When we think of the life and the times of the Nawabs, we tend to imagine the palatial and grandiose monuments, the extravagant lifestyles, Nawabs in intricately designed royal attires enjoying the classical art forms with elaborate arrangements for Paan.
The imagery is incomplete without Paan, which is the betel leaf, packed with some aromatic spices and special condiments that give the mouth freshener of sorts, its characteristic flavour.
The Paan Culture
Lucknow is one of those cities where etiquette holds an intrinsic part of the rich culture and prideful lineage. The ”tehzeeb” is restricted not only to the language or mannerisms but includes the dining etiquette.
One such feature is offering Paan (Betel Leaf) to the guests on their arrival and also at the end of the meal, especially at social gatherings. Offering paan is indicative of the warm welcome that Lucknowites extend to their guests and the gratitude that they express for the presence of the guests. When offered after dinner, it is taken as a subtle hint that dinner is over now and the visitors may want to leave.
Paan is not only a delicacy but has been a part of the Awadh since the time it was included in the luxurious lifestyles of the Mughals and the Nawabs. Paan chewing is more than a personal choice—an important aspect of the lavish lifestyles of the kings of Awadh—that continues to be an integral part of the social life of the city even today.
Paan chewing has certain styles and mannerisms attached to it and in Lucknow, it relates to the ever so famous “Nazaakat” and “Nafaasat” of the city with Paan being prepared and offered in the famed Lakhnawi style. To understand more about the Paan culture of Lucknow, continue reading this piece.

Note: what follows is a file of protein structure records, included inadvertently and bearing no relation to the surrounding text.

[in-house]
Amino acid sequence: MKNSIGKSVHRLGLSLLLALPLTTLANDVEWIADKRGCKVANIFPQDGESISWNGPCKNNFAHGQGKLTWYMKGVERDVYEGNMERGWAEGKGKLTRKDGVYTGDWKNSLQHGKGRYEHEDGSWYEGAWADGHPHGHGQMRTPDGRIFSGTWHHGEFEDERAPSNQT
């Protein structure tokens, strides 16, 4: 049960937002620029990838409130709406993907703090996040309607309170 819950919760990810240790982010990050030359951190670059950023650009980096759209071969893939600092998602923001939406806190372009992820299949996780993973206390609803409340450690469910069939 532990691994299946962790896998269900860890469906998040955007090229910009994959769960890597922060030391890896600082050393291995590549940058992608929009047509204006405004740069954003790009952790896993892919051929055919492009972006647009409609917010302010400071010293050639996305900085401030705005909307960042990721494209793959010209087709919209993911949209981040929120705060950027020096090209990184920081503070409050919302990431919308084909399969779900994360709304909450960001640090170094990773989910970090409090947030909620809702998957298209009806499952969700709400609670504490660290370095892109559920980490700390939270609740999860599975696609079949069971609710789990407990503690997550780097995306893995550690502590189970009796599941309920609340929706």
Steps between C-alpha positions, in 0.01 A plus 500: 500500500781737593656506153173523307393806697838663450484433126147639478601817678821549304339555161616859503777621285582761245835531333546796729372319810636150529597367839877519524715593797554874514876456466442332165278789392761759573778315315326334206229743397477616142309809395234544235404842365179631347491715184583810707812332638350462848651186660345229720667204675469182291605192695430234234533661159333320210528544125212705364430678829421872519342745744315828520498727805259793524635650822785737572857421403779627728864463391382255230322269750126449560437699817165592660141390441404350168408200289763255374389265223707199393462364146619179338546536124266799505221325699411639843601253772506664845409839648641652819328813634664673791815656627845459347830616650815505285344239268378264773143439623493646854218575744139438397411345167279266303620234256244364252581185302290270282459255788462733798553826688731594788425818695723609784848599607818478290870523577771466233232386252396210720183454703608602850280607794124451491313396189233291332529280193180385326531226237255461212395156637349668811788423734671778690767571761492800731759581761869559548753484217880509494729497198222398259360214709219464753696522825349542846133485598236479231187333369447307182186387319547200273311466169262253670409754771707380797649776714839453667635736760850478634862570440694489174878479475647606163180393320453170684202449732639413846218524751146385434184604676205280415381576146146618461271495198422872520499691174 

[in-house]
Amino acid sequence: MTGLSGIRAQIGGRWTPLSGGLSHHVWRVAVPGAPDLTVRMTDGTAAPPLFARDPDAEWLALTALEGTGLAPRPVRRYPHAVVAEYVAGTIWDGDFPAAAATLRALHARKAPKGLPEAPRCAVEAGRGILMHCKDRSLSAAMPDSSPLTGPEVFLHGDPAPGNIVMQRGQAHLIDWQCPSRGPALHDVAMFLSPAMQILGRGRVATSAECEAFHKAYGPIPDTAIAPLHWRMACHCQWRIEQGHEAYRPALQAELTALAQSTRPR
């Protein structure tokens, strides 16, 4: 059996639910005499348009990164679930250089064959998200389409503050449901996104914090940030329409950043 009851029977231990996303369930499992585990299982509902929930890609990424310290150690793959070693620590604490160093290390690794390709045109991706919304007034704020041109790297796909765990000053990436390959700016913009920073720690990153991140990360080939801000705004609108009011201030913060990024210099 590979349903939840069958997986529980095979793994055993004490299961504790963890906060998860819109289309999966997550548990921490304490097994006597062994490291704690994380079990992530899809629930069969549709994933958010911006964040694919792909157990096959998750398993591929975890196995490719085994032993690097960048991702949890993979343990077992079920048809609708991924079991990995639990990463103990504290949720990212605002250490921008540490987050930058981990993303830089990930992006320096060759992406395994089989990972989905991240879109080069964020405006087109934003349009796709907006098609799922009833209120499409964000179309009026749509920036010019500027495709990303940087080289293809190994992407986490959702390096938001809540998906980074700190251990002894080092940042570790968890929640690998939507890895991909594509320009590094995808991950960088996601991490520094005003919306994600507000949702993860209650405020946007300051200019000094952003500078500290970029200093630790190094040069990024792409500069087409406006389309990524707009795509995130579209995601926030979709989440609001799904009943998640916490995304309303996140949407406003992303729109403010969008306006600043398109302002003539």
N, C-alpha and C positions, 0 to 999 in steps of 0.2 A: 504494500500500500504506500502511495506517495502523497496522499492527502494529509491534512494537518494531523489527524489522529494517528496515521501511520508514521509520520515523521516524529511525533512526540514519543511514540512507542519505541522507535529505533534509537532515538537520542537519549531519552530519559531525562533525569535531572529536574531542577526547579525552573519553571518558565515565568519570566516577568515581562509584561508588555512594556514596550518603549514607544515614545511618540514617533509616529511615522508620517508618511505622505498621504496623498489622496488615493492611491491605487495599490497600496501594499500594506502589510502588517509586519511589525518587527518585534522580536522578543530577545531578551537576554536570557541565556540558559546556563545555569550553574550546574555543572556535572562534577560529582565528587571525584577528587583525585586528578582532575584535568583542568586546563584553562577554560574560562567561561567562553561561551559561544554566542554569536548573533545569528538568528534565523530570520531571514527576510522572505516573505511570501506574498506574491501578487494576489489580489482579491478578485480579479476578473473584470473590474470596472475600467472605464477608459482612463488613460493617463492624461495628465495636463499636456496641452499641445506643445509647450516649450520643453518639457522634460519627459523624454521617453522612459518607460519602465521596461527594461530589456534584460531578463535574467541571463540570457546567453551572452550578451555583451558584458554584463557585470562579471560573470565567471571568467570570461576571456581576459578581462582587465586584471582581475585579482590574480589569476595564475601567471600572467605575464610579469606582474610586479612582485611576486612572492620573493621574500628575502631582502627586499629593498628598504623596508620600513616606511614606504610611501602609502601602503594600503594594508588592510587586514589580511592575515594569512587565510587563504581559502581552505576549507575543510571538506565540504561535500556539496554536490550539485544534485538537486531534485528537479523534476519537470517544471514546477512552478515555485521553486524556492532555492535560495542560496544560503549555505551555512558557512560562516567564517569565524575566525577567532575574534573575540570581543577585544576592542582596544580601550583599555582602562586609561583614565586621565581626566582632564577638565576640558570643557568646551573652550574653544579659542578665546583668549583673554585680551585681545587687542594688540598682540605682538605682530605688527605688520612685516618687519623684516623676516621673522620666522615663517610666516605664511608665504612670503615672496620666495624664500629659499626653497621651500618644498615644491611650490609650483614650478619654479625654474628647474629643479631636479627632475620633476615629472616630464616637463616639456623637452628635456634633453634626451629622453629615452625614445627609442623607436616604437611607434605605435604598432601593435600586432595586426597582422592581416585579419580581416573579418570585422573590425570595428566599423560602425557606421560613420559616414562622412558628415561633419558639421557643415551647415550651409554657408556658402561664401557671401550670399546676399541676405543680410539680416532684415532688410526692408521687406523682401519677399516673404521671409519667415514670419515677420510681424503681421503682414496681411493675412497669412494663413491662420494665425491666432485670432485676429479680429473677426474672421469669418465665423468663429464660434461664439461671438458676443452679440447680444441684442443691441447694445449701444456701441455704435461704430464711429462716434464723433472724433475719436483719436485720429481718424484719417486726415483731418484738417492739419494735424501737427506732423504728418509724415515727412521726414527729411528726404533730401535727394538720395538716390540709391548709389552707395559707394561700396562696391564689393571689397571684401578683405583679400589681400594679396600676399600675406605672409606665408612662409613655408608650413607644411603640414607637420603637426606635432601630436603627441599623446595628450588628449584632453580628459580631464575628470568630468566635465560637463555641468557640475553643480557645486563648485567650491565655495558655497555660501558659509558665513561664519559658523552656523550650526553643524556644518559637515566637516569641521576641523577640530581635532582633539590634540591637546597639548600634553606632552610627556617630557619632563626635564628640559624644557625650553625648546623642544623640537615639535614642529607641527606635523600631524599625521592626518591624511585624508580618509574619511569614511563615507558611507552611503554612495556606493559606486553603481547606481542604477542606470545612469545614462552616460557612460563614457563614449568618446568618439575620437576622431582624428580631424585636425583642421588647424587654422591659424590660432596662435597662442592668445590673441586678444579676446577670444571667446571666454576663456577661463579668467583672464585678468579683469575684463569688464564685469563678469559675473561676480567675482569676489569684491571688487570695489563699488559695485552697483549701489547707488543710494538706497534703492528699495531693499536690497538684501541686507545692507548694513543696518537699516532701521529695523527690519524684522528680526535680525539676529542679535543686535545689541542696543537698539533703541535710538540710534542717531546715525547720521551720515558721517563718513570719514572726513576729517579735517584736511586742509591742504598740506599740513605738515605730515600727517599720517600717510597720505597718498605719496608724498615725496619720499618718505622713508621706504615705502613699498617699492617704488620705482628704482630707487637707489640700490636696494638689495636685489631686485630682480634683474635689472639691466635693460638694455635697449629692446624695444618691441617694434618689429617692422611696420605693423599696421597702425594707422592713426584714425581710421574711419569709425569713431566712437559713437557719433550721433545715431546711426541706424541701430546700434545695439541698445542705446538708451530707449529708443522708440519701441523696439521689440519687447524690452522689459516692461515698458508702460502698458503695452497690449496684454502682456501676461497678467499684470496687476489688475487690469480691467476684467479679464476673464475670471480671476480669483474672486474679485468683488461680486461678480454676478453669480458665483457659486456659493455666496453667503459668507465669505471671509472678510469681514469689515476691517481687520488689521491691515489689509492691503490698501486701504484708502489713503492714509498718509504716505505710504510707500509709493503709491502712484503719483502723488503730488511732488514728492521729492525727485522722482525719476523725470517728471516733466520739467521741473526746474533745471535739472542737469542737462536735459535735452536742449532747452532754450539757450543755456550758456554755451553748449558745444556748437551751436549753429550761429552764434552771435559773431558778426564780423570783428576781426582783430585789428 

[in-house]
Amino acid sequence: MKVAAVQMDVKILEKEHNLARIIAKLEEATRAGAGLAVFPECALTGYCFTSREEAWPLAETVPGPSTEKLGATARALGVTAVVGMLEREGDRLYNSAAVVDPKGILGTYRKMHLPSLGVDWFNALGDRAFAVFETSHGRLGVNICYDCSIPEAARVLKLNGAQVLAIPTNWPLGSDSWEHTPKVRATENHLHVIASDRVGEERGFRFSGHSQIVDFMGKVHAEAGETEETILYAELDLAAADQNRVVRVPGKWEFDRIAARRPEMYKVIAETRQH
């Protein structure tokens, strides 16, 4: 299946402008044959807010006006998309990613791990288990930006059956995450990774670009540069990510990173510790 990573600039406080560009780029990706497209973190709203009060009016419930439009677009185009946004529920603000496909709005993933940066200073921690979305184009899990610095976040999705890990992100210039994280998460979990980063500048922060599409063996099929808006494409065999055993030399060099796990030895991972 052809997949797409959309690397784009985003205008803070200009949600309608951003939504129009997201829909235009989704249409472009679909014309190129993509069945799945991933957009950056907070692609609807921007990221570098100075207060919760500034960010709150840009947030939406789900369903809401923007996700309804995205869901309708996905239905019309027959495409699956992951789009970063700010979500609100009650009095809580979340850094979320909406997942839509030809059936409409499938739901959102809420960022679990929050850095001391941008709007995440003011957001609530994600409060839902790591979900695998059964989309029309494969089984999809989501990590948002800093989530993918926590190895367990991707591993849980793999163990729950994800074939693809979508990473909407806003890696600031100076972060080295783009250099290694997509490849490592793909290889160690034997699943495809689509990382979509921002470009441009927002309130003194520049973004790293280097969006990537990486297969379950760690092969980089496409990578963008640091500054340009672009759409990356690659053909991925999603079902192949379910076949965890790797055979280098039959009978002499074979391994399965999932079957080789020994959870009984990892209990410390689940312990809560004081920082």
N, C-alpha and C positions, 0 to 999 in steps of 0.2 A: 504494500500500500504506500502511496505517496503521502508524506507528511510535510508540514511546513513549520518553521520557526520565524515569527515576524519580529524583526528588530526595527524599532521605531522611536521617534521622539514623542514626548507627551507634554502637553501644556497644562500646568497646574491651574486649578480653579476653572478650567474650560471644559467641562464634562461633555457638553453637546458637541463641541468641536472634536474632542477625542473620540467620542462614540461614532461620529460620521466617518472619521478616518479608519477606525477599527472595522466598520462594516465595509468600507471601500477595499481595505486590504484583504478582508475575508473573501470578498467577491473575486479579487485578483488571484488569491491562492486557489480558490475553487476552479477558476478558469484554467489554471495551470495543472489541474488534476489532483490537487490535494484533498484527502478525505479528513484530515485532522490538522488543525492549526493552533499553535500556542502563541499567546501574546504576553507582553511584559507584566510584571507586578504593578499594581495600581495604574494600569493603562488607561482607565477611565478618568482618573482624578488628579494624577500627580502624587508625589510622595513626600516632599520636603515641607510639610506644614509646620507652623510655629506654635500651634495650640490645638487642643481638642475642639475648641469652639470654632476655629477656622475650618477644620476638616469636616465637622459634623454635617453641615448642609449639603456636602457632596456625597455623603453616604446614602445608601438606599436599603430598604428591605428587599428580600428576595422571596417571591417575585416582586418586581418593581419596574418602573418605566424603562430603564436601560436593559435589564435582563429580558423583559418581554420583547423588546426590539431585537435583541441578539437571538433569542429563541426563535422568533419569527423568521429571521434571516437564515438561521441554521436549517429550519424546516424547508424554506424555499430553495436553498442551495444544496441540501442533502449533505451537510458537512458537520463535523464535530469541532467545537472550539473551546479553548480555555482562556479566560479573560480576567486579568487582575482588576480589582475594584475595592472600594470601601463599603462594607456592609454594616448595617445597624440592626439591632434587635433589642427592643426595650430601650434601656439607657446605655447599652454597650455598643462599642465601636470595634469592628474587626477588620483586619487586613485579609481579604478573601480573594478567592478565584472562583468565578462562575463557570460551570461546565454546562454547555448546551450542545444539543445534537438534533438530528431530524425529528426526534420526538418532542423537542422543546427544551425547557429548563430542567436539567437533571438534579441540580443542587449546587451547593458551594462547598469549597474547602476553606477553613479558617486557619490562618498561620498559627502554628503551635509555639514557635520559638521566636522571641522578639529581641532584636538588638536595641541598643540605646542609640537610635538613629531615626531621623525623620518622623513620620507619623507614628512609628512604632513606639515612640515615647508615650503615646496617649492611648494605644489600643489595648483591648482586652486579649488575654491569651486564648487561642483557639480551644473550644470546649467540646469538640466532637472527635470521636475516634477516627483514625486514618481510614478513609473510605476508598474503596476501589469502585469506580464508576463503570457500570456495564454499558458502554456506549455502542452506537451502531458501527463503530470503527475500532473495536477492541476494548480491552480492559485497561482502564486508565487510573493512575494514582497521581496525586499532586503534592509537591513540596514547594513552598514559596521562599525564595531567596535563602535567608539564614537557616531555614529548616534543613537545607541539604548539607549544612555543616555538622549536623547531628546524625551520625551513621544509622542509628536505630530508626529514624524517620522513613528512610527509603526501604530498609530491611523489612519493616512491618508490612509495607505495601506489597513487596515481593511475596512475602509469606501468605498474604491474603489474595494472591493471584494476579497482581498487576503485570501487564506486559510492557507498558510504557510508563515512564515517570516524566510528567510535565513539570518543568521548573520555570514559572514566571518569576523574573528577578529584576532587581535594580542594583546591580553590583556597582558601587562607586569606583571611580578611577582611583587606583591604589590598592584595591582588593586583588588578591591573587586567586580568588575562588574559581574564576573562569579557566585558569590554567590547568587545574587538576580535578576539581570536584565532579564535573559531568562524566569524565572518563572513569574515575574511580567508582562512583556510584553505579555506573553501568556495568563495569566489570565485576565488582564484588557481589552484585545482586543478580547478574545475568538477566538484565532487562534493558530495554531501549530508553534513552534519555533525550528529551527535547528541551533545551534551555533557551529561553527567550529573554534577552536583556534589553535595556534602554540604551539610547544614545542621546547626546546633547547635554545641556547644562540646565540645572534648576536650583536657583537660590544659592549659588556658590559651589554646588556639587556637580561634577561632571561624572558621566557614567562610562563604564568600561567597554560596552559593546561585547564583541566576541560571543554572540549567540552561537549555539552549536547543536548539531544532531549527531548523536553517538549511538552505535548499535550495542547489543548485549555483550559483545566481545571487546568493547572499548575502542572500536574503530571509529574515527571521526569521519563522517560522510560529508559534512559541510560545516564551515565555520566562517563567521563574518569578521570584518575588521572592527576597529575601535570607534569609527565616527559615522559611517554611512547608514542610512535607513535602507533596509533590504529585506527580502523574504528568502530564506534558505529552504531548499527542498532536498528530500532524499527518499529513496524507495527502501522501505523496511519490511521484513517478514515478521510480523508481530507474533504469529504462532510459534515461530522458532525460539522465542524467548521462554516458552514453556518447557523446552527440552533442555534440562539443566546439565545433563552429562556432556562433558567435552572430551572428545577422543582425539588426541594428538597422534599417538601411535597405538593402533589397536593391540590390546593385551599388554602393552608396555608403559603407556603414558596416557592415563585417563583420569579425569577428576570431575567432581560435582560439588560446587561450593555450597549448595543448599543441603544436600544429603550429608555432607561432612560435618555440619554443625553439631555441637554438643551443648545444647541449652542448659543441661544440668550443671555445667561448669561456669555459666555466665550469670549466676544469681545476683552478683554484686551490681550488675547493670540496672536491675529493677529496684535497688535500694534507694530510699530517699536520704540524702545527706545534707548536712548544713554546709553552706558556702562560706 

Lucknow’s love for Paan
The association of the city with the green leaf dates back to the imperial times, when the Paan chewing culture was all prevalent in the regal courts. The courts of the Mughals and the Nawabs had the culture of offering Paans to the guests, which were prepared with much skill and practice.
The Paans were prepared in the Zenana (section for the women) and served in the courts to the guests. The tradition still continues in the households of the city of Nawabs where Paan is offered to the guests, depicting the Tehzeeb of extending a warm greeting. In fact, the guests are supposed to acknowledge the gesture through an “Adaab”, representing the recognition of the respect paid to them by the hosts.
Paan continues to be a permanent feature at wedding events and special occasions in Lucknow. Elaborate Paan stalls are set up for the guests who relish this delight of Awadh especially after meals. Every locality of the city has its own and favourite Paan kiosk better known as “Gumti” and the seller or the “Paanwalah”. The “Paan-stall” is not only a shop where people get the customised Paans, which are prepared according to their preferences of Paan leaf, Tobacco brand and other ingredients but is also a spot where all the trending news is discussed, be that of national significance or local origin.
In fact, some of the Paan shops are so old that they can be considered to be the heritage of the city. These shops are renowned for offering Paans of different varieties. The 80 years old Azhar Paan shop located in Akbari Gate is one such place where you can get varied varieties of Paans such as Wajid Ali Shah ki Gilauri, Badami Paan, Begum Pasand, Pethe ka Paan, Zafrani Paan, Seeney mein dard ka Paan, Haazmey ka Paan, Khatta- Meetha Paan, Pistai Paan among the many other types of Paans.
Other famous Paan shops of the city are the Mehrotra Paan near SBI Hazratganj, Soni Moni Paan shop in Indiranagar and Kamlesh Paan Bhandar near K.D Singh Babu Stadium, Hazratganj.
Paan and its preparation
To prepare a perfect Paan, one needs to practice under an expert at the art. Paan is not just a betel leaf that is enveloped with requisite ingredients and eaten. The Paan leaf is stuffed with areca nut (dalli), catechu (Kattha), quick lime (choona), and cardamom (Elaichi) is known as the Plain Paan (Saada Paan). Besides these main ingredients, it may also contain peppermint, qimaam, coconut, misri (crystallized sugar), rose syrup, saffron, sweetened areca nut (sweet and scented supari), and cherry making it the most preferred sweet flavoured Paan.